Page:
Satire site The Onion this week published a tongue in cheek infographic on schools and cyberbullying, and in doing so revealed that whoever wrote it has a profound understanding of the challenges around what schools can and should be doing about it.
The headline, and the question asked in the fake poll, is “Should schools be able to discipline students for cyberbullying?”
Laws and policies vary from state to state in terms of defining the school’s role in cyberbullying – i.e. what the schools have to do. Here in New Jersey, schools are required to investigate all reported bullying incidents, so option 1 above does not apply for some. Let’s hope that nothing is being swept under the rug.
Options 2 and 3 are clearly jokes, but resonate in a weird way. On 2, many (most?) acts of cyberbullying go unpunished, and on 3, while some bullies take pains to cover their tracks, it’s obvious that in no way should a school be teaching that.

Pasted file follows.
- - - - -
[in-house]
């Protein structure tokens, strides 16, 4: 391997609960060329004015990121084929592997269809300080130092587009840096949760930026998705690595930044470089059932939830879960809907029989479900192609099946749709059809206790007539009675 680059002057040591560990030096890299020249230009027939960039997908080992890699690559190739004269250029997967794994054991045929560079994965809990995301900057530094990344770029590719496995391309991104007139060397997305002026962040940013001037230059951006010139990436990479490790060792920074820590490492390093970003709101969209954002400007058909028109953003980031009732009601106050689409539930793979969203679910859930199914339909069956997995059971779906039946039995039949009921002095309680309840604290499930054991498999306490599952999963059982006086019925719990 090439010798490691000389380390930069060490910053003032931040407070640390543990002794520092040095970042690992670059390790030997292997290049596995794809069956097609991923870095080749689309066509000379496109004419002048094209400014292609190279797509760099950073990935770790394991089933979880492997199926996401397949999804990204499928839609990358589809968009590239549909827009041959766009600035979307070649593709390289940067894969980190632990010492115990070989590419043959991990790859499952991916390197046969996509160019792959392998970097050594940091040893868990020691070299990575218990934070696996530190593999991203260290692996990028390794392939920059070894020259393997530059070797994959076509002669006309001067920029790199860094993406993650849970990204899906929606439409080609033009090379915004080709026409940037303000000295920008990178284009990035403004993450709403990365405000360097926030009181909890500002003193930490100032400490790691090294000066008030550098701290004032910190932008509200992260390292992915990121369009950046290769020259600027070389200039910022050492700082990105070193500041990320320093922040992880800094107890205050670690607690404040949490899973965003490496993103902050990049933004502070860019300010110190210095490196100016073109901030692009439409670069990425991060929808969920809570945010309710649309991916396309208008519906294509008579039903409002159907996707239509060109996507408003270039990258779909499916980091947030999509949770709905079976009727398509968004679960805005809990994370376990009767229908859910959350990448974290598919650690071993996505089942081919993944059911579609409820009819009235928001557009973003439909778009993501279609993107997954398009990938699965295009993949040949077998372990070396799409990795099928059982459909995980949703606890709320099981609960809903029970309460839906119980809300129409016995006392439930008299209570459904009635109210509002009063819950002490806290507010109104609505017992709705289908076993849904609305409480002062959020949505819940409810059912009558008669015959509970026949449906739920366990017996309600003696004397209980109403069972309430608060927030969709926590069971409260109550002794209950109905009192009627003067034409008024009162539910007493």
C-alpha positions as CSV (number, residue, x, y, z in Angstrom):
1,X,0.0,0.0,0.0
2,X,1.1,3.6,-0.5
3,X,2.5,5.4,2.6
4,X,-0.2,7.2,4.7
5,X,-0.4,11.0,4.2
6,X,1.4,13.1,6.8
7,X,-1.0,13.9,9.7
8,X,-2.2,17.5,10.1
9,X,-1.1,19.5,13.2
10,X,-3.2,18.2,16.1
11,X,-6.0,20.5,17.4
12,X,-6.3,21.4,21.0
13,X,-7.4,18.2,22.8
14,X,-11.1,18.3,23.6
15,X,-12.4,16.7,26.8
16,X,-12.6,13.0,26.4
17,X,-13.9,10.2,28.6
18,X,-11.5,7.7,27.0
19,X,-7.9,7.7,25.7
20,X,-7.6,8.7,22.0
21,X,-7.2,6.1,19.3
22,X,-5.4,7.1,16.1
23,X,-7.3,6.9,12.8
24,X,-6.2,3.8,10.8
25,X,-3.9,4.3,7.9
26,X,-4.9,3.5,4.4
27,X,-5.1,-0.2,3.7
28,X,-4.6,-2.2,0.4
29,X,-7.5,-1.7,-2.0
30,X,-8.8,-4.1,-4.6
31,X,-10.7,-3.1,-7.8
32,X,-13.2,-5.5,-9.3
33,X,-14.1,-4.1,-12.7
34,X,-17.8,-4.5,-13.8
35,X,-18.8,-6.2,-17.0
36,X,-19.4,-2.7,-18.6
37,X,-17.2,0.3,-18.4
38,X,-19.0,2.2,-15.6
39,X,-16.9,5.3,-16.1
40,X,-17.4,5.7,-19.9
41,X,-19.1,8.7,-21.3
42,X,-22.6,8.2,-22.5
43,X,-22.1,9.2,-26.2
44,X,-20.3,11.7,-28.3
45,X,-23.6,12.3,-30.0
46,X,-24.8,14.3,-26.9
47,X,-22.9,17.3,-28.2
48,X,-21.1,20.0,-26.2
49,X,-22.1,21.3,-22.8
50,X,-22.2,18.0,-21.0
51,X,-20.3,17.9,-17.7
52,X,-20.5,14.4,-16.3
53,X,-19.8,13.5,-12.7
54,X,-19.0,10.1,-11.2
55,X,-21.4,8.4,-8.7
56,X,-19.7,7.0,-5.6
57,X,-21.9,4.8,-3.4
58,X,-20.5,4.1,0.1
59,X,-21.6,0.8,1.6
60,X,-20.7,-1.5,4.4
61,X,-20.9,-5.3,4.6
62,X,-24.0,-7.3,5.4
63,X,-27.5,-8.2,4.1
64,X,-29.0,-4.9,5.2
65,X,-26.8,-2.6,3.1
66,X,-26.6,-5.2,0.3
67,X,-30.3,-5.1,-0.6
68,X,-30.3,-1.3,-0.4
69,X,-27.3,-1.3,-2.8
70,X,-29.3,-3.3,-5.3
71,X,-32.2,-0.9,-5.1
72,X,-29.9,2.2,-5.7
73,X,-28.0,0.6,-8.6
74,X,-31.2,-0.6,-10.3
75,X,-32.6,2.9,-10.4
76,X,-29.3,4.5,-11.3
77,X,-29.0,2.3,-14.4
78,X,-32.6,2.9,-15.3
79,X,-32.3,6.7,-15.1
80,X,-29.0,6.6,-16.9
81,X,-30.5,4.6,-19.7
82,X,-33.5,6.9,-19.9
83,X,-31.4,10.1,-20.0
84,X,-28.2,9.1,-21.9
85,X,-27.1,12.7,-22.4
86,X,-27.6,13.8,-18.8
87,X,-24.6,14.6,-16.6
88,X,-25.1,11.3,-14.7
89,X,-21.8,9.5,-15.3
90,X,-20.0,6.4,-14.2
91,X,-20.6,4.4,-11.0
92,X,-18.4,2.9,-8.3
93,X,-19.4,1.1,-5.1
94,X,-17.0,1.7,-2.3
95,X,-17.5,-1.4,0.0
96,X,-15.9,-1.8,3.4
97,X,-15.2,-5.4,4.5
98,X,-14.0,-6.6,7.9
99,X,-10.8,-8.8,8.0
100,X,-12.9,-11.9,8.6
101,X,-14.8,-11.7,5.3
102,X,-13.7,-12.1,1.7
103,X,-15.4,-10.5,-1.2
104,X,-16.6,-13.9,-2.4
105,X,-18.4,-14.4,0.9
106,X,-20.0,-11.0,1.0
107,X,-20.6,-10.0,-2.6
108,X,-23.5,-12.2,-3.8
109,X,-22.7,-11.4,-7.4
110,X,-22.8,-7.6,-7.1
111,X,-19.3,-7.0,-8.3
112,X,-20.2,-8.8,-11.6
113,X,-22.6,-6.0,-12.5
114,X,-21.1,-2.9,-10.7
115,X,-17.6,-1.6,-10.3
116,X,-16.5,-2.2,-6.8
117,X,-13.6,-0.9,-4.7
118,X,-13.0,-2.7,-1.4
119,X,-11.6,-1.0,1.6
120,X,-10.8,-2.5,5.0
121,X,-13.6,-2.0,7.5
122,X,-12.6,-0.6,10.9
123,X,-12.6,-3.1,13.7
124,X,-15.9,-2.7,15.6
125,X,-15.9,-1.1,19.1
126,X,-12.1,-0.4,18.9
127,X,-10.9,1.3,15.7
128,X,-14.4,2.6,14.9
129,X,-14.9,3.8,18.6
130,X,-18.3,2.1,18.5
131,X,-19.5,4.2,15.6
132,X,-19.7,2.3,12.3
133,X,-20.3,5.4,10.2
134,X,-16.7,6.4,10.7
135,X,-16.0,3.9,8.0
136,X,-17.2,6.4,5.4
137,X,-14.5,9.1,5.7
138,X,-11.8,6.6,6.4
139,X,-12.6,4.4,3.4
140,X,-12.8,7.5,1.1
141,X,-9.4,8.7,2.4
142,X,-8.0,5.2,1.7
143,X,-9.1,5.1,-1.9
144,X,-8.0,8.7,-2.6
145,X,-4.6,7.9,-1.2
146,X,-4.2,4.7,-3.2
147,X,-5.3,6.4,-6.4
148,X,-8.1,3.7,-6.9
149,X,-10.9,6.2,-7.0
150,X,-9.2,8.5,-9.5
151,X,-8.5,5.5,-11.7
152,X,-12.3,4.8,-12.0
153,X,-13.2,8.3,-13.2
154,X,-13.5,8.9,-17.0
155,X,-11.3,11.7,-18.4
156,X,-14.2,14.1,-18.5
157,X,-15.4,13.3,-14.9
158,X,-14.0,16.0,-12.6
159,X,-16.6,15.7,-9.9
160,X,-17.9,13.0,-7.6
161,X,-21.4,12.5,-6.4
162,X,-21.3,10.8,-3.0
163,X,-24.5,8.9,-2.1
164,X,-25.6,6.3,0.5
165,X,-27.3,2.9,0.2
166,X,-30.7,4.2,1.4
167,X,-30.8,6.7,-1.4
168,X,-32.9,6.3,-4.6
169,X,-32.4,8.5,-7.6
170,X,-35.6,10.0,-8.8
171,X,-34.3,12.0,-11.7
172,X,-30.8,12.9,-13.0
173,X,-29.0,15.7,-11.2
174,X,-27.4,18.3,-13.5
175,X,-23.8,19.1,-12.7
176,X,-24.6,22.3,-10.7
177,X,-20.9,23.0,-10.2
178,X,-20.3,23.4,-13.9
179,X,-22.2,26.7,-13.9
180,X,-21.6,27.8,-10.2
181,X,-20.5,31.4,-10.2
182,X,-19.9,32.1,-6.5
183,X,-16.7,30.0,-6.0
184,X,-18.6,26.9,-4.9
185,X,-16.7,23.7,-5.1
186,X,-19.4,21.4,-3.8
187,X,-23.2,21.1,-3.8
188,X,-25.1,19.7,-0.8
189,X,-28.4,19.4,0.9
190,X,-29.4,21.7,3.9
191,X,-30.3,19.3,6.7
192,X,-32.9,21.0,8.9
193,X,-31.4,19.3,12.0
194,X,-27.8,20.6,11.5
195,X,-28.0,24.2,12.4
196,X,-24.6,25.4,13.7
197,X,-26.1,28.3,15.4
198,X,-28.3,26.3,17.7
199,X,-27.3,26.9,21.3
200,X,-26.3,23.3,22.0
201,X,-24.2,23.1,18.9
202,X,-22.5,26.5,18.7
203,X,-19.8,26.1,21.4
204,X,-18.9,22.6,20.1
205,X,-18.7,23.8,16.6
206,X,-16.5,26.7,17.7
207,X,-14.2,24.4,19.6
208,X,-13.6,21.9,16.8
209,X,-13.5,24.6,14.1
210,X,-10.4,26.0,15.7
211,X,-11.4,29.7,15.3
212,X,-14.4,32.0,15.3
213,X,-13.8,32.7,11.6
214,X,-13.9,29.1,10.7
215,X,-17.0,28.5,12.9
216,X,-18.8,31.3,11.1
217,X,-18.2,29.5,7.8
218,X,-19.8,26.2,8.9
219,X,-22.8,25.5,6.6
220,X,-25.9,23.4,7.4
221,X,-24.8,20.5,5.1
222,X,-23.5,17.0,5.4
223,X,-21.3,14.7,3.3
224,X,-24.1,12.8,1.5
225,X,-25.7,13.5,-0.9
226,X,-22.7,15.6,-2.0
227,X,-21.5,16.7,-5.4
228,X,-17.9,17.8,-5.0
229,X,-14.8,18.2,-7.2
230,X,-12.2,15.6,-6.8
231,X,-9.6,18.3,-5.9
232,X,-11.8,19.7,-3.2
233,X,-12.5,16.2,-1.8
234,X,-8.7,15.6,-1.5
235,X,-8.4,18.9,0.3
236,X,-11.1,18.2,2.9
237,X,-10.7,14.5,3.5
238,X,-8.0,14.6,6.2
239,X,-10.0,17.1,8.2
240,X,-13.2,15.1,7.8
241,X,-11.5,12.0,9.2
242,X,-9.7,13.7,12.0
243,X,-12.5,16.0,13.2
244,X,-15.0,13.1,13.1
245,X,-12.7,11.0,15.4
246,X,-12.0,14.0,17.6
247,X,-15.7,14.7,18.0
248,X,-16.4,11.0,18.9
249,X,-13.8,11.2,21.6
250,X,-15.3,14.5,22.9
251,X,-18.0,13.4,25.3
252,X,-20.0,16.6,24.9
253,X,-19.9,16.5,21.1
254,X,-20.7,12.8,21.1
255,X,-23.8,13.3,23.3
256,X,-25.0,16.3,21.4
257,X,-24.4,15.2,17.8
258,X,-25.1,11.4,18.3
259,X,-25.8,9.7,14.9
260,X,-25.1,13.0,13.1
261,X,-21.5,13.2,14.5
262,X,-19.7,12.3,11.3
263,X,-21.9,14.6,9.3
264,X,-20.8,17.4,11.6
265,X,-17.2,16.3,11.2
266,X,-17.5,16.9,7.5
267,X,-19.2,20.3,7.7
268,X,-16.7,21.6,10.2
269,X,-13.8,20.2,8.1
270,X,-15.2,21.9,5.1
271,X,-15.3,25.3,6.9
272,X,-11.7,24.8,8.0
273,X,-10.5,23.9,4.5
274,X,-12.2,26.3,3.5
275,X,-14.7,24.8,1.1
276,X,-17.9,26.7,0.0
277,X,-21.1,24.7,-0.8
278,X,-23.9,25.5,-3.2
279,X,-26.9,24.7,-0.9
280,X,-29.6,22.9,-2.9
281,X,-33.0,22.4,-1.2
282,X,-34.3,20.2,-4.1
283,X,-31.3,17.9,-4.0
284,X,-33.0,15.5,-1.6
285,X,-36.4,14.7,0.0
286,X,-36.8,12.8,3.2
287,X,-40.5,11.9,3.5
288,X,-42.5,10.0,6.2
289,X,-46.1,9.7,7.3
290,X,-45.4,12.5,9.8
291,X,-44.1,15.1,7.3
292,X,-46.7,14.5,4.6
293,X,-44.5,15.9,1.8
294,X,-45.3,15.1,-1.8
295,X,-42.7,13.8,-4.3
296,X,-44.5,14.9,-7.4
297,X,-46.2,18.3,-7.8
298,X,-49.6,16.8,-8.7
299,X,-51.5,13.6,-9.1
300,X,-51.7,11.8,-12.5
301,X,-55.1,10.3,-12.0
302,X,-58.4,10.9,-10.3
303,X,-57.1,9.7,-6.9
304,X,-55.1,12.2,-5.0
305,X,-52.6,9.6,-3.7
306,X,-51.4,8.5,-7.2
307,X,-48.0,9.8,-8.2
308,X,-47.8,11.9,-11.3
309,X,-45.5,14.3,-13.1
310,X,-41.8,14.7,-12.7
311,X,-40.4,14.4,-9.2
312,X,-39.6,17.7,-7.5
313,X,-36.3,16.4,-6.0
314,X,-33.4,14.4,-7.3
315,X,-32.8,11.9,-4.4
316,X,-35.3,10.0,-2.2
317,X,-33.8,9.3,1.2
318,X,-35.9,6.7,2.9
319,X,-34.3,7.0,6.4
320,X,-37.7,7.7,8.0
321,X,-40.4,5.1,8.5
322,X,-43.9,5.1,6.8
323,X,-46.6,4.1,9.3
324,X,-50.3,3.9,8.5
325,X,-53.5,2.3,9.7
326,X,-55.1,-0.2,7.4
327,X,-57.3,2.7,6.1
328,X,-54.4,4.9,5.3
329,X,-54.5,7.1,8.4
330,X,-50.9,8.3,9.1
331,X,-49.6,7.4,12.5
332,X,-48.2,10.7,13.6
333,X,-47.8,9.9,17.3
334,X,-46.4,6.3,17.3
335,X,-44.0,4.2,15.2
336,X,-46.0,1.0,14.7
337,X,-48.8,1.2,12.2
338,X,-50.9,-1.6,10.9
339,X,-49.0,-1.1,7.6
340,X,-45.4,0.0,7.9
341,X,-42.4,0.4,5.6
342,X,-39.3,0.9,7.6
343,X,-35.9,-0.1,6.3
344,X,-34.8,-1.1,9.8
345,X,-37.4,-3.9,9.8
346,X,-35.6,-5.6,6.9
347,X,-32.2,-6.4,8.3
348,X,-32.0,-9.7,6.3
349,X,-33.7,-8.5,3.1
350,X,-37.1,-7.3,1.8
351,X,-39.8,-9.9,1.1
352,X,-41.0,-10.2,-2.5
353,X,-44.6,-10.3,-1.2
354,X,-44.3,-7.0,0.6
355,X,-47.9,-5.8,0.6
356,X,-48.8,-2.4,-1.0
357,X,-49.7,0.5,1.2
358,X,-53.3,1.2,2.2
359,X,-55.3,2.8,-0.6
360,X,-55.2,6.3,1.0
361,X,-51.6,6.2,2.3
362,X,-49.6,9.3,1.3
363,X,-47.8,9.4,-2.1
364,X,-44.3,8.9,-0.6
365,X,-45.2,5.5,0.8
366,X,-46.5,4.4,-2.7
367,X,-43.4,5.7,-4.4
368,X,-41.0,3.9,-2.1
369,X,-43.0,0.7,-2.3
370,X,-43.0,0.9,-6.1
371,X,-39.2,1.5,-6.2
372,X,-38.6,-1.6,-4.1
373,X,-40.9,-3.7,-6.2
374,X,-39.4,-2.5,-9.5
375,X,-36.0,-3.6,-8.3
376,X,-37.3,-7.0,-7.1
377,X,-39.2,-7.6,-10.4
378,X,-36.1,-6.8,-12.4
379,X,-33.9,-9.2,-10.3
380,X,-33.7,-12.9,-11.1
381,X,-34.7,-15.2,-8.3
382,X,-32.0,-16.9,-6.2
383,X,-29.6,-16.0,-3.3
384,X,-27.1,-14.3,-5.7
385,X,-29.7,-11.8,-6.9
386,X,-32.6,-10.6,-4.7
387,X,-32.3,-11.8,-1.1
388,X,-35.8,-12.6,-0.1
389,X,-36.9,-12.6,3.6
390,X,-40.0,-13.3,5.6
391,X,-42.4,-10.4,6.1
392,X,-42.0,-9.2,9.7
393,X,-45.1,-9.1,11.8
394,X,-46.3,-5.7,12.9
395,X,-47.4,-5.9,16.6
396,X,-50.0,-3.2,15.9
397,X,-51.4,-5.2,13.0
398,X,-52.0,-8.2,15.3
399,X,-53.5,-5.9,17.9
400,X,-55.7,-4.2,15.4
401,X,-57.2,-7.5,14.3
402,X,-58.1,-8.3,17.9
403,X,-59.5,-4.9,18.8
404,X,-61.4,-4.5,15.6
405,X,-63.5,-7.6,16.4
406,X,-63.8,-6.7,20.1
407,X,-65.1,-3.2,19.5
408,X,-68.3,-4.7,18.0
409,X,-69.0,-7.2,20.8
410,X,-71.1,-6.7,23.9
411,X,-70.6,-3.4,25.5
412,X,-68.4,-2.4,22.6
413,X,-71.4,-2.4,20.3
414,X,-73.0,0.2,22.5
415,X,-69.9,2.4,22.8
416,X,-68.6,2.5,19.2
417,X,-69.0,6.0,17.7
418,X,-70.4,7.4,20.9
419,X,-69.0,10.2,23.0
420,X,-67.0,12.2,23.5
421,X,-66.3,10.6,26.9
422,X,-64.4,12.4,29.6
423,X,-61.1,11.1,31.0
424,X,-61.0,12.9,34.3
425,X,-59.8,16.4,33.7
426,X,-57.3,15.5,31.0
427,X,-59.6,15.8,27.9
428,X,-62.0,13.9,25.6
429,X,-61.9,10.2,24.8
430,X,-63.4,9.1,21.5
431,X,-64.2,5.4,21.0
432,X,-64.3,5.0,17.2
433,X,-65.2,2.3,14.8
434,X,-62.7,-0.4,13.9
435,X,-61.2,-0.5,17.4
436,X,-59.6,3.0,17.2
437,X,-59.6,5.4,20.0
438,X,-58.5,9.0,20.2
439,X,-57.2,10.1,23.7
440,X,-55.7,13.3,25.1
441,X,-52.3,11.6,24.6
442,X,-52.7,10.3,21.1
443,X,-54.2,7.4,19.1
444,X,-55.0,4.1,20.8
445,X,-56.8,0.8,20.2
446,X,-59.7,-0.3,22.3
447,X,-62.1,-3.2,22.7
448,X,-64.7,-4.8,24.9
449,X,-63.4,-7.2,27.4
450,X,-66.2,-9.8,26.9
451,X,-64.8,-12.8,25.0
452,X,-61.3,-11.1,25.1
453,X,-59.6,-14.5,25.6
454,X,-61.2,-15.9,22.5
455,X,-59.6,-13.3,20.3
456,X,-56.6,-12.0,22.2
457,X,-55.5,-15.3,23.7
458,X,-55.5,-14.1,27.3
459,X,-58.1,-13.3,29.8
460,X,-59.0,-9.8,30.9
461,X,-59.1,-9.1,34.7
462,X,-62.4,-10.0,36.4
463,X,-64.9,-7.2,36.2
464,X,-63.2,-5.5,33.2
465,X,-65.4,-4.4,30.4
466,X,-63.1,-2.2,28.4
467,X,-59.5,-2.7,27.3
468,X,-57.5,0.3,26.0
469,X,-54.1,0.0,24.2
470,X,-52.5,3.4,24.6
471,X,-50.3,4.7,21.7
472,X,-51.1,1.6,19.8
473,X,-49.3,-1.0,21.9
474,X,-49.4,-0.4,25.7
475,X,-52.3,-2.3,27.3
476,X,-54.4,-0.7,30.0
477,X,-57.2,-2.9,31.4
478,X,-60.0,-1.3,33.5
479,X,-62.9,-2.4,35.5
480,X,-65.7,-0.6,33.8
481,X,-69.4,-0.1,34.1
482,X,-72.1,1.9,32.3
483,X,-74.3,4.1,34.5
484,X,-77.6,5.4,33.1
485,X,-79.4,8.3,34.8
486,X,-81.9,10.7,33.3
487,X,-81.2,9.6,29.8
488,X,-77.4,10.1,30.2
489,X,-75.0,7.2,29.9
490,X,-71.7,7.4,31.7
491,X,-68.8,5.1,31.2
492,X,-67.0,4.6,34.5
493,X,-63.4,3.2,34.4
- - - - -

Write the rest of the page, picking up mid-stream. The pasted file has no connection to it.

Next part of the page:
The 4th is an over-the-top joke aimed at parents implying that they condone bullying.
The 5th is a sad commentary on what is actually going on. There is huge pressure on schools to get everything done as it is.
Finally, the 6th is the most interesting in our view. We agree that parents should bear most of the responsibility when it comes to cyberbullying prevention and dealing with the aftermath constructively. In a perfect world, cyberbullying would be a family issue, not a school issue. Unfortunately, statistics show that most parents are unaware that cyberbullying is happening, even when their child is the victim.
There will always be cyberbullies, and either preventing cyberbullying or keeping the damage that it does to a minimum requires a team effort:
Upstanders not bystanders – Kids who witness cyberbullying can stick up for the victim or support him rather that laughing or joining in.
Engaged, supportive parents – The best chance parents have to hear when their child is being cyberbullied is to let children know ahead of time that you will be unconditionally supportive.
Schools doing what they can – Of course, educators are people. They want to help but they can’t do it all.
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